I’ll start with the resolution. Let’s get the craziness out of the way.
I’ve been working on a young adult novel that I like, but which isn’t the kind of thing that people in publishing call “commercial fiction.” It’s not literary fiction, either. It’s just this . . . thing about a young person whose brother has been unjustly accused of planning a terrorist attack and about the surveillance state we live in. On new year’s eve I took a deep breath and told Twitter:
In case you’re not a librarian or academic (or an academic librarian) OA stands for open access. All of my scholarship is available in some flavor of open access – all available for free online and most under a Creative Commons license. I’ve decided for a couple of reasons to go that route with fiction, too.
Reason One: You have to be really good and really lucky to make it in traditional publishing. I read a lot of books and I’m grateful to the authors and publishers who feed my reading addiction, but I haven’t been good and lucky enough to break out, except in hives. Turns out I’m severely allergic to the business end of publishing. Why try to do something that makes you miserable?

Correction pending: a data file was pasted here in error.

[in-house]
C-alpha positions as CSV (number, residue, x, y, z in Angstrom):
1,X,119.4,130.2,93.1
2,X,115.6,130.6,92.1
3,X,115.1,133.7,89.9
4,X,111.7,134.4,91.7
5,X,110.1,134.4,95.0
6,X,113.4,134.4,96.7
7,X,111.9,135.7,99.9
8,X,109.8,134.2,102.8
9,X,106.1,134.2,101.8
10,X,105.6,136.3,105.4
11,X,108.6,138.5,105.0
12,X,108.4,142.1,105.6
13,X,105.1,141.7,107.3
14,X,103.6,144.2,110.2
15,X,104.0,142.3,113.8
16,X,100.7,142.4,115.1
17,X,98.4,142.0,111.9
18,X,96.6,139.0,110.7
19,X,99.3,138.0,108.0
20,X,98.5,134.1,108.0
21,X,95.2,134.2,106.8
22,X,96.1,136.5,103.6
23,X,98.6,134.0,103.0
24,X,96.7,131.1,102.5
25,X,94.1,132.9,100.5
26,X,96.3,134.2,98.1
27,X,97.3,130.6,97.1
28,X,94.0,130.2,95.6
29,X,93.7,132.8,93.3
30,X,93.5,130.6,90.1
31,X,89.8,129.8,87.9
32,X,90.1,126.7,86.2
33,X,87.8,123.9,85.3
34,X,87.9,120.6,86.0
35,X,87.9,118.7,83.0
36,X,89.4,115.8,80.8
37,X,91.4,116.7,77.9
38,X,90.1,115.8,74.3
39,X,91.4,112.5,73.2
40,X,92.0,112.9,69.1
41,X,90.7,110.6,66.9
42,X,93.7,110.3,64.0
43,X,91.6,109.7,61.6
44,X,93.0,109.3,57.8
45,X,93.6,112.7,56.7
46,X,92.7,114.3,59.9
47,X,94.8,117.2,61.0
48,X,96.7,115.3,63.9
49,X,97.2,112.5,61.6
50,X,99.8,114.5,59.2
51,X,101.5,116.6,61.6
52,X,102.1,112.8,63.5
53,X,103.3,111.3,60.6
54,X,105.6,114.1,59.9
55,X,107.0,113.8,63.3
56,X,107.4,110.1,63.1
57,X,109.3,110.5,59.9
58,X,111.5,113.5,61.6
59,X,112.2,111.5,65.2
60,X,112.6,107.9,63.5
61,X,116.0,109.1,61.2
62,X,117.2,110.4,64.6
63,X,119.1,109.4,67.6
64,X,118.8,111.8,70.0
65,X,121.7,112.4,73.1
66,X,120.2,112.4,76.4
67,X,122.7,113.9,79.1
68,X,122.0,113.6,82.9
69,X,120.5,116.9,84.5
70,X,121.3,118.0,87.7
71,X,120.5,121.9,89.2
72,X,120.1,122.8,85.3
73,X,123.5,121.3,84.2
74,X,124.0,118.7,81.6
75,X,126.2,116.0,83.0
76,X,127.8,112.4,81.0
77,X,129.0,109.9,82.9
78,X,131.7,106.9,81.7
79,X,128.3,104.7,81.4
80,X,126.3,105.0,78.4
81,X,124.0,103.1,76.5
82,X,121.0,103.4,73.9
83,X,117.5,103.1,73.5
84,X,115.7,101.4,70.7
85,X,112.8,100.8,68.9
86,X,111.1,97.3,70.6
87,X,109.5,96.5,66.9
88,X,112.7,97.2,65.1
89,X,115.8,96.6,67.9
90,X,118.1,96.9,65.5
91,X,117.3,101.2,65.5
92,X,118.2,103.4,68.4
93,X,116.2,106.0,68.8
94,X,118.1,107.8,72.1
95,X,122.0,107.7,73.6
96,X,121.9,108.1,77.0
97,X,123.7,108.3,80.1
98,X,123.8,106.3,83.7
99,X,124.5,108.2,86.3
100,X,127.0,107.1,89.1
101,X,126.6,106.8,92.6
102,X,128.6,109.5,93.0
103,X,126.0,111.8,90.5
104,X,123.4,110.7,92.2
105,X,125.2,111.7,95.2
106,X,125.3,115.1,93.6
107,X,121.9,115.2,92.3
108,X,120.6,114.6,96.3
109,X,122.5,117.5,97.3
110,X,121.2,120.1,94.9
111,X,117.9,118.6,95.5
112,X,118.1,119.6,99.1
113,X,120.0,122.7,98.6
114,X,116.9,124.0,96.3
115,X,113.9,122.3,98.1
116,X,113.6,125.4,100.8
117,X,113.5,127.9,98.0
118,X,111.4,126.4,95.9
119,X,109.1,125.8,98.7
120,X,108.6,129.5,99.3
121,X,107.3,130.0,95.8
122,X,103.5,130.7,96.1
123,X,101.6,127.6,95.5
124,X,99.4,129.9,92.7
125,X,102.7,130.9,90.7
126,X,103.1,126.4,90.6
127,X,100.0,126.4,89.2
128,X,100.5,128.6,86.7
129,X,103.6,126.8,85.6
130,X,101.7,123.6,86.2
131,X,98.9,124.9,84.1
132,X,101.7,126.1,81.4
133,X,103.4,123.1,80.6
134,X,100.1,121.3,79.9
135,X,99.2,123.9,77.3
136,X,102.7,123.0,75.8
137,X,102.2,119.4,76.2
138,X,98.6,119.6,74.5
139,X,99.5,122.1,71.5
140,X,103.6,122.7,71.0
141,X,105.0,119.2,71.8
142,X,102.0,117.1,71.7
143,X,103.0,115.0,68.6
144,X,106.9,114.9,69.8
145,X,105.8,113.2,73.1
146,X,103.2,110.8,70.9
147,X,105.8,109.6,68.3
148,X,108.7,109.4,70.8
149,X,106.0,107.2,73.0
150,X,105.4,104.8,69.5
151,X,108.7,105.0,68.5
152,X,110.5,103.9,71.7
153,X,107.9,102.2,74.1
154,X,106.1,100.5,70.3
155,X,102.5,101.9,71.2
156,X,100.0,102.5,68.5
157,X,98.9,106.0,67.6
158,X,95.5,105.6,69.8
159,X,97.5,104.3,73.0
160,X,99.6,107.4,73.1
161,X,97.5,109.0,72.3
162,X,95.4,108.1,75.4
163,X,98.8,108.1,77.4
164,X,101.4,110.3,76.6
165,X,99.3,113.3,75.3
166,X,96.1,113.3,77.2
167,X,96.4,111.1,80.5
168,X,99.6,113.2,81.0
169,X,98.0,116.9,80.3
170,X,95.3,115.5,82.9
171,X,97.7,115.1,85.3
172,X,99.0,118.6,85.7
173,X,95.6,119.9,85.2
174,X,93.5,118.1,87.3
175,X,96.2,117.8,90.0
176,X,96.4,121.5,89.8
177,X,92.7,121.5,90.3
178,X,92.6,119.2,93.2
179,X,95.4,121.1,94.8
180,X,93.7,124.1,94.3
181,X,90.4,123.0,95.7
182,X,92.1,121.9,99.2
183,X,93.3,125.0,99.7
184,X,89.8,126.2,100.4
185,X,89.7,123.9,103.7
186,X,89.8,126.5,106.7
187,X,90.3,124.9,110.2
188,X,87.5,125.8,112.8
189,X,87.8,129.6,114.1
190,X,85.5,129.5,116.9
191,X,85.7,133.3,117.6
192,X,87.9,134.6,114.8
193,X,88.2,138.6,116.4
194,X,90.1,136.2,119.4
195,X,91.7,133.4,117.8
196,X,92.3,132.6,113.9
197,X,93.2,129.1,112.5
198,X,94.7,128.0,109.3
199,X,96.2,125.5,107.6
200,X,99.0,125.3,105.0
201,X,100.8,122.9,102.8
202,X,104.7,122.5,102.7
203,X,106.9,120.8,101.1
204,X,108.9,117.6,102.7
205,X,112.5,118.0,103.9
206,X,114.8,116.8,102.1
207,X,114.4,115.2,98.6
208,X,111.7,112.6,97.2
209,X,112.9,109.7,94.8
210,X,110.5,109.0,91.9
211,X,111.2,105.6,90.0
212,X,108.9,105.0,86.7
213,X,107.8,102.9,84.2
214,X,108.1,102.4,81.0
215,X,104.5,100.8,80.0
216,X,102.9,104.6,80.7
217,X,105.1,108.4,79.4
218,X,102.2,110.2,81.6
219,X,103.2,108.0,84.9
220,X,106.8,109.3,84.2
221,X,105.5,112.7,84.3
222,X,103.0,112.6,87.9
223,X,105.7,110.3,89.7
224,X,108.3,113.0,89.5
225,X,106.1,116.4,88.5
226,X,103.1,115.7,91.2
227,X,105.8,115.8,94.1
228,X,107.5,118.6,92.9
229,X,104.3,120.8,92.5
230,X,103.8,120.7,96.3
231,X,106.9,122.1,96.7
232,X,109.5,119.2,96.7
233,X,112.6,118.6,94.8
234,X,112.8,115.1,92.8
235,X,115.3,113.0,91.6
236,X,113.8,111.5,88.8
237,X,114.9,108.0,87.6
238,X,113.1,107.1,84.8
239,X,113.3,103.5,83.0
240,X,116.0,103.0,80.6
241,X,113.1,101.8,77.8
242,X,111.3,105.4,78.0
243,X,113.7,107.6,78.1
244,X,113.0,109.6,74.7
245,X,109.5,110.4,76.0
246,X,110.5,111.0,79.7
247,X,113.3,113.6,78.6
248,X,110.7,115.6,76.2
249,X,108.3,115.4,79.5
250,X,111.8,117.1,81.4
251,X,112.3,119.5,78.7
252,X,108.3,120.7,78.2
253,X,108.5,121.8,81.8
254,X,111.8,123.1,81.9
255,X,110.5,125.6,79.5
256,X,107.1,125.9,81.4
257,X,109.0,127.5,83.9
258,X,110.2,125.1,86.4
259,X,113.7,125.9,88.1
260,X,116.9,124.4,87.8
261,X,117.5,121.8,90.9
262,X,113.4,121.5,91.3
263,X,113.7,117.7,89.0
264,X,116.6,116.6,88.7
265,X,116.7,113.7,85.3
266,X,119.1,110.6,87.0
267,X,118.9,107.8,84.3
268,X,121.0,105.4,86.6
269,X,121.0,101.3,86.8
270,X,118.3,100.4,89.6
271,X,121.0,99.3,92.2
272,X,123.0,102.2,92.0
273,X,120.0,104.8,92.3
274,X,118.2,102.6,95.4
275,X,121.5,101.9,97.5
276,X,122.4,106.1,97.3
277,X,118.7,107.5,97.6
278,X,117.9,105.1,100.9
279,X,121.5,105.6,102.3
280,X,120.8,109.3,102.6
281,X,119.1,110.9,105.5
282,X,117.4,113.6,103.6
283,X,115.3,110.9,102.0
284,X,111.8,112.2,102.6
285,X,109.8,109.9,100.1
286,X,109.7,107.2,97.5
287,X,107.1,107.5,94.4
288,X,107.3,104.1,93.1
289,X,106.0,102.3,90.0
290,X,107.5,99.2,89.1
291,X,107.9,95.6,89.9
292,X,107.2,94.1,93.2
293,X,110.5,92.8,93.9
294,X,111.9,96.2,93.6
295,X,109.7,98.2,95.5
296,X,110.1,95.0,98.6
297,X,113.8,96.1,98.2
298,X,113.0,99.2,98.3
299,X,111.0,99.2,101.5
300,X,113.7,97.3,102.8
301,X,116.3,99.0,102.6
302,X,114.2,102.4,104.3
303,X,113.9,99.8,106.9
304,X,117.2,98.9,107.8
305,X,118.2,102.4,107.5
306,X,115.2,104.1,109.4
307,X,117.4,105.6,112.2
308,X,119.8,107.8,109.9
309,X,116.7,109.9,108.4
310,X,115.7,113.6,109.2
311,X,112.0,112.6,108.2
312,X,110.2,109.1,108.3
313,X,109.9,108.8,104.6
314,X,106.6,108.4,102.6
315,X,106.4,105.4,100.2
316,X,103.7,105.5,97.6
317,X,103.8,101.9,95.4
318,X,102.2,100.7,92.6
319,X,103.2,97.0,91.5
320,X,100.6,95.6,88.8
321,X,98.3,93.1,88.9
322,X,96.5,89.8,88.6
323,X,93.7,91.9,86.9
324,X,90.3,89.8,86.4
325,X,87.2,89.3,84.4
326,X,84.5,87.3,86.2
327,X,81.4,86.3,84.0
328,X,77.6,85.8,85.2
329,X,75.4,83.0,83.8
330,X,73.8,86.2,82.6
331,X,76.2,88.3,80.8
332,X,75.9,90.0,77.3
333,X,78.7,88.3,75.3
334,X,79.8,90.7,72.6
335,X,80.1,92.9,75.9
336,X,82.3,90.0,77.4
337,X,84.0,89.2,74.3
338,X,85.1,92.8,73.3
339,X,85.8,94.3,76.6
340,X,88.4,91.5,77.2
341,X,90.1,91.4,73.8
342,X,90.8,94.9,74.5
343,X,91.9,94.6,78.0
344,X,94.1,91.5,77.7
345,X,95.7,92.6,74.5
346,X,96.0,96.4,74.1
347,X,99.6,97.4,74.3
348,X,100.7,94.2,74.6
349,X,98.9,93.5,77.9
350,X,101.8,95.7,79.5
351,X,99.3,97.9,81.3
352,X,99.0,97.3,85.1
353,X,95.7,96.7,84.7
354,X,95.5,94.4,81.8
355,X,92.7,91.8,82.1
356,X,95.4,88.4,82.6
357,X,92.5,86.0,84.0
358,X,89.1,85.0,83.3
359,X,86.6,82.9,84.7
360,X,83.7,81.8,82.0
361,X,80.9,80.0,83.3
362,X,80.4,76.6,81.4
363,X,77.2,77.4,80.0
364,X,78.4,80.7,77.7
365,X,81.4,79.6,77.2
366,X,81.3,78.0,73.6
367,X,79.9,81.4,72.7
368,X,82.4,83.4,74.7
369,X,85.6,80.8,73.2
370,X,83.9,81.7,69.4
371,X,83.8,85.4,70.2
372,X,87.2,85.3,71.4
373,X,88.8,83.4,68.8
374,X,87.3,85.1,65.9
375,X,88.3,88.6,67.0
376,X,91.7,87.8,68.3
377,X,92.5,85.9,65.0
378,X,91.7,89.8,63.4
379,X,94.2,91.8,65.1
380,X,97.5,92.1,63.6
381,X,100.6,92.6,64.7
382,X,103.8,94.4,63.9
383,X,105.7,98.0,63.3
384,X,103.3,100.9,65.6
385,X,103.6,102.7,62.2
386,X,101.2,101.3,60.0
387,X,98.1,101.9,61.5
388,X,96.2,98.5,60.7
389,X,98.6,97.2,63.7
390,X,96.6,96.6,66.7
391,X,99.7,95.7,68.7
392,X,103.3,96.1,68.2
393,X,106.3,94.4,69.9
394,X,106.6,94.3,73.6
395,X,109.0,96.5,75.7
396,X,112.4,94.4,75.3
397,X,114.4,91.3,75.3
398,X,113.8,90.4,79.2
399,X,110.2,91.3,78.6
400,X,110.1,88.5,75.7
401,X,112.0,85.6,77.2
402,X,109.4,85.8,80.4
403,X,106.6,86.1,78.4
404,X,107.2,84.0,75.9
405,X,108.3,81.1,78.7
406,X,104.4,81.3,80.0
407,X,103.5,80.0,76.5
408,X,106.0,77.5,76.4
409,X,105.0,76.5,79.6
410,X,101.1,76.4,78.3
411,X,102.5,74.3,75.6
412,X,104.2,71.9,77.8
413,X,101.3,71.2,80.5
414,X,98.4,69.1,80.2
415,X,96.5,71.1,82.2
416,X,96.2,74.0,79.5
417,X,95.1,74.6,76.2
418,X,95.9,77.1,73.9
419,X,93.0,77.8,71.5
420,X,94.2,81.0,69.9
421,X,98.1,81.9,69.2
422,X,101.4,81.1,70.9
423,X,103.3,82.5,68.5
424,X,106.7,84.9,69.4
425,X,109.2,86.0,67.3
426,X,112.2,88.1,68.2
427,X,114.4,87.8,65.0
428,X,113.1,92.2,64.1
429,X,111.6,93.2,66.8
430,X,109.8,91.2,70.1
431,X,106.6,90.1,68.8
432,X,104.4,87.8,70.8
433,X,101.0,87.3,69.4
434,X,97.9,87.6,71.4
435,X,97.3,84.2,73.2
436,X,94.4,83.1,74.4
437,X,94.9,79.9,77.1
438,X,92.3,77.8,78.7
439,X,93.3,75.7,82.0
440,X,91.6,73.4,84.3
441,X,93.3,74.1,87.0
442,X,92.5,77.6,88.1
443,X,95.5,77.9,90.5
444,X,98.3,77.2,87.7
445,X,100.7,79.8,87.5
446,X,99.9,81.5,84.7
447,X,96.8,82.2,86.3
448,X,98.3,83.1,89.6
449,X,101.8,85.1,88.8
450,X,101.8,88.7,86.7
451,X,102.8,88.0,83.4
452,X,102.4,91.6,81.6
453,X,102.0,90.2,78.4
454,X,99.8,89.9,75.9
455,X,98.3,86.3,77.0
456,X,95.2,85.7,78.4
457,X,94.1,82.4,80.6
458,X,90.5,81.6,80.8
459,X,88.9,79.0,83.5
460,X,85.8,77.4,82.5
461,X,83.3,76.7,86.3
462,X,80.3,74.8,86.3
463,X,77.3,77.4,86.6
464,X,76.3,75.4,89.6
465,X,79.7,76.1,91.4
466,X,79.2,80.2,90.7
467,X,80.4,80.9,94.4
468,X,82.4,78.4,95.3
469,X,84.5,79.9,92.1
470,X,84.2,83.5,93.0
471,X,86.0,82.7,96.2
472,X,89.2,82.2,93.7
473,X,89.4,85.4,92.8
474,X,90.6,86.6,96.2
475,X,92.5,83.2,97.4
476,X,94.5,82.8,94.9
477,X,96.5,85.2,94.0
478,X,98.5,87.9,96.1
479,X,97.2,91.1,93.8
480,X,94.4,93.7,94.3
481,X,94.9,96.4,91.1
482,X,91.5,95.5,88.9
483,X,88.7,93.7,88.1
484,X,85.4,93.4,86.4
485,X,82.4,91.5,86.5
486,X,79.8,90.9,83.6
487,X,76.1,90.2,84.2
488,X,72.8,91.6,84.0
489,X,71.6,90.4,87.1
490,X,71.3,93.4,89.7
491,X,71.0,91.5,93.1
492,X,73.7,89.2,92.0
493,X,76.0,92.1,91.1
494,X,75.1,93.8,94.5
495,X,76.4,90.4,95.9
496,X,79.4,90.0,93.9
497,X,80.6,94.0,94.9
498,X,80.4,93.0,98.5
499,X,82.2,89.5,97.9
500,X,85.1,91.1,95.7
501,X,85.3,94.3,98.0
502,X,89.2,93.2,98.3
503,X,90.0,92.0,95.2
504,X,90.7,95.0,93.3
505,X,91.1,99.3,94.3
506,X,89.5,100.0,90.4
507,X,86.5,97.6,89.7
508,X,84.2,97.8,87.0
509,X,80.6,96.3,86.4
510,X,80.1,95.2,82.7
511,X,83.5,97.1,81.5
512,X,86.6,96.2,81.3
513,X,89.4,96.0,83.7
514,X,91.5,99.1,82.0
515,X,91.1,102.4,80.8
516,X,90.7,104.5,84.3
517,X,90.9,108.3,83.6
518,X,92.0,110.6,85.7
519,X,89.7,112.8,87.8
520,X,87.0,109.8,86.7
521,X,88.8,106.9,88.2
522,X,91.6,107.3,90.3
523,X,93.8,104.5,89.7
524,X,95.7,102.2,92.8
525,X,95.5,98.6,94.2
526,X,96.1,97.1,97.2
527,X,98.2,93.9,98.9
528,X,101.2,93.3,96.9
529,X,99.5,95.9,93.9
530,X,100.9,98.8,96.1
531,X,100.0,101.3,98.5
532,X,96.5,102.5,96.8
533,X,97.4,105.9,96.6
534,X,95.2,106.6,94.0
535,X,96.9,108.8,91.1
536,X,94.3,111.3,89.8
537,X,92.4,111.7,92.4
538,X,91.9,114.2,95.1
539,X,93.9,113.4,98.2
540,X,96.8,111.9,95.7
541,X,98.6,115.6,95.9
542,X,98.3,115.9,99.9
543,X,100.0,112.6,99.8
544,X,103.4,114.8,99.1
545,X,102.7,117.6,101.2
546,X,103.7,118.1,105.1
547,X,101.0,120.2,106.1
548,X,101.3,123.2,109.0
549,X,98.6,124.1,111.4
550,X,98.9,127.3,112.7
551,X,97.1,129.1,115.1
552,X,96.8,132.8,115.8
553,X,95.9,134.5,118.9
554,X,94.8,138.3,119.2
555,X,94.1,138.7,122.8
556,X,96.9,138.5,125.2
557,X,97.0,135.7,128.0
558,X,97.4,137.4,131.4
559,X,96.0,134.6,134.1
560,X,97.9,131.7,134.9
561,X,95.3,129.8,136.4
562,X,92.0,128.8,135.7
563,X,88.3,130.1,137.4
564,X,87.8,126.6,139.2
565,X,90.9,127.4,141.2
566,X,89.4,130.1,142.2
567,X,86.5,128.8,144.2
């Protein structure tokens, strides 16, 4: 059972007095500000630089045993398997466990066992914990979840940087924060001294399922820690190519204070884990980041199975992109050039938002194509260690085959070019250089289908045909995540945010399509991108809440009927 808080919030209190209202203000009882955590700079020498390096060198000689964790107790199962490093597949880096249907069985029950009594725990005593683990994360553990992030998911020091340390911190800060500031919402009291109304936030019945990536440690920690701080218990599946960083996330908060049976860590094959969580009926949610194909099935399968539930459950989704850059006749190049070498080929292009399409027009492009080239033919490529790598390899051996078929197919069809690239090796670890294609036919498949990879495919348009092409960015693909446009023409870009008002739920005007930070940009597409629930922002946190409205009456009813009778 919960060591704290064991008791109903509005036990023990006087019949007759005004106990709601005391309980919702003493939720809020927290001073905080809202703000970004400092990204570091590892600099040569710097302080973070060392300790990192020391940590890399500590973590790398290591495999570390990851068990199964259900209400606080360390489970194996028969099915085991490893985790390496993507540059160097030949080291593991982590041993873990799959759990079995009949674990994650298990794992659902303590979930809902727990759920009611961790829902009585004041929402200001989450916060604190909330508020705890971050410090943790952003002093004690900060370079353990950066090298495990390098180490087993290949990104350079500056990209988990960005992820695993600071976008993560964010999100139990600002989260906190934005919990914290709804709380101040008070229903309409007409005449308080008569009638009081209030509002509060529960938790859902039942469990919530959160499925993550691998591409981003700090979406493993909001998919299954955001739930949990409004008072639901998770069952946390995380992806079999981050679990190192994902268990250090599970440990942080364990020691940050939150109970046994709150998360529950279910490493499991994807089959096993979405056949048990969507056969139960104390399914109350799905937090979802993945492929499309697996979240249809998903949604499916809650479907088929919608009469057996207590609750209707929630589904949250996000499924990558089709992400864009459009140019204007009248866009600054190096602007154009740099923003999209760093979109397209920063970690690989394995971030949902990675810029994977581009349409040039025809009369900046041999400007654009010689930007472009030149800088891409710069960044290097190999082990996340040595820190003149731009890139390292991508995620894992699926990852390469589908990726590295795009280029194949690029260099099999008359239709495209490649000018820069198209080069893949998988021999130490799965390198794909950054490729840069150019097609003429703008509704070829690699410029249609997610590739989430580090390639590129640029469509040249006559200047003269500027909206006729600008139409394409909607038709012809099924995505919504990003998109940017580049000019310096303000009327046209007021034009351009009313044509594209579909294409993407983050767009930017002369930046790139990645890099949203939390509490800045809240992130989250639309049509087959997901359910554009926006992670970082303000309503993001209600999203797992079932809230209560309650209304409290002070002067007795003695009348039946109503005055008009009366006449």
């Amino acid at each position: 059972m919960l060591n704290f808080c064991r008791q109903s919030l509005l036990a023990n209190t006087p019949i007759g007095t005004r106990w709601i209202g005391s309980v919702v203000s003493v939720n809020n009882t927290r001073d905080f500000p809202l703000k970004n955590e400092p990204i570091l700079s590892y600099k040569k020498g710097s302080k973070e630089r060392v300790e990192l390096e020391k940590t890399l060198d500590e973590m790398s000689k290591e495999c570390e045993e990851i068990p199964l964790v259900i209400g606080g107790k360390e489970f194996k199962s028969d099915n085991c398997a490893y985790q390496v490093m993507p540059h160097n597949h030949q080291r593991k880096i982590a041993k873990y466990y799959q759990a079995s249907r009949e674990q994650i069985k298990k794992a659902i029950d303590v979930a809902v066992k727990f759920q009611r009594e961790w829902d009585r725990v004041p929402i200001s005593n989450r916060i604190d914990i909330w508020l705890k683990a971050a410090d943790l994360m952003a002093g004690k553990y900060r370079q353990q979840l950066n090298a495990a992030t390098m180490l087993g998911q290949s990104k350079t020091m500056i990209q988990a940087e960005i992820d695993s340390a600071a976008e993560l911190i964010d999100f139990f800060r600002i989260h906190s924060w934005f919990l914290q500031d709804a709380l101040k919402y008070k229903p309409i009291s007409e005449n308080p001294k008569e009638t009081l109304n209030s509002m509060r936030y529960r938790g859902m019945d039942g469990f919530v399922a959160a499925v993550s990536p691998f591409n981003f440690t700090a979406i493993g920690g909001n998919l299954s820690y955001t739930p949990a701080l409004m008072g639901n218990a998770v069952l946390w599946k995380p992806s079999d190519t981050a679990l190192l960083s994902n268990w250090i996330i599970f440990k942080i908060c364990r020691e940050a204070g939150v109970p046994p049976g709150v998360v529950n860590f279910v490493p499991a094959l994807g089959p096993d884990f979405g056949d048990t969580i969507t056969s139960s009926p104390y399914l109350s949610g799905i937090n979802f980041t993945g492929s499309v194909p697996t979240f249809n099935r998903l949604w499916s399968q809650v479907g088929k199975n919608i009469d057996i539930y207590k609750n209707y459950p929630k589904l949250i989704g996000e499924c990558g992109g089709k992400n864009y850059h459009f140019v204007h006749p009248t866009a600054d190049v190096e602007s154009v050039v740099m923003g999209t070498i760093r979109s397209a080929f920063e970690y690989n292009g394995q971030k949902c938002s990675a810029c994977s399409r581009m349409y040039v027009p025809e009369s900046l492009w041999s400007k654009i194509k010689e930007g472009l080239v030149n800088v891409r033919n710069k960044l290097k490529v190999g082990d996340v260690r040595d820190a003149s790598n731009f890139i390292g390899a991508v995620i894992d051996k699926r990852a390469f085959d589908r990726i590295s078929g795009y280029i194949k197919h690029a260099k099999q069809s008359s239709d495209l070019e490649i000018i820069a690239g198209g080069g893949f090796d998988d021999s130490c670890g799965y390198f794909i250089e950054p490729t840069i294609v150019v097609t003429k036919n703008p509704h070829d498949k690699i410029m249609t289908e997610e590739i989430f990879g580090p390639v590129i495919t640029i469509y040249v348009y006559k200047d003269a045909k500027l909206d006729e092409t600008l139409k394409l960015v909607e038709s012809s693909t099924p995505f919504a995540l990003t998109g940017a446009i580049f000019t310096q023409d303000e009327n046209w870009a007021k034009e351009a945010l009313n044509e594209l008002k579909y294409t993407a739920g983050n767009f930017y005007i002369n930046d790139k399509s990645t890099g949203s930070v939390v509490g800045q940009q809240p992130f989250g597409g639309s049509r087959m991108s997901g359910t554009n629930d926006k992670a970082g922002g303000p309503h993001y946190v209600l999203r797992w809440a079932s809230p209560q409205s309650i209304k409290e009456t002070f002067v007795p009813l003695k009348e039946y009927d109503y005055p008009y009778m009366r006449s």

Reason Two: You have to be really good and really lucky and willing to produce like crazy to make it in self-publishing. I can’t write that way. My muse is like a toddler taken for a walk. Forget about getting anywhere fast. Besides, I think our fetish for productivity is irreparably harming ourselves and the planet. So that’s out for me.
Combine my slacker tendencies and an allergy to the business of publishing with serious reservations about Amazon, the leading platform for self-published books, it makes sense for me to try something that fits my personal values better. More like the zine world – hand-made and imperfect and shared for love, not money. To be honest, most fiction writers are motivated more by love than money because hardly any make a living at it. But even so, productivity, sales, and frantic marketing efforts infuse the writing world and that’s what I want to leave behind. It’s inconsistent with my anarchist tendencies and my own mental health.
“Would anyone want to read it?” That was a silly question! Some of my Twitter pals said they would, because they are sweeties, but a piece of that new year’s resolution that I didn’t express properly is that I’d be happy if someone reads this story, but I don’t want to fall into the trap of actively competing for their attention. That’s part of the doomed economic model that’s making such a mess of things, including culture and the internet.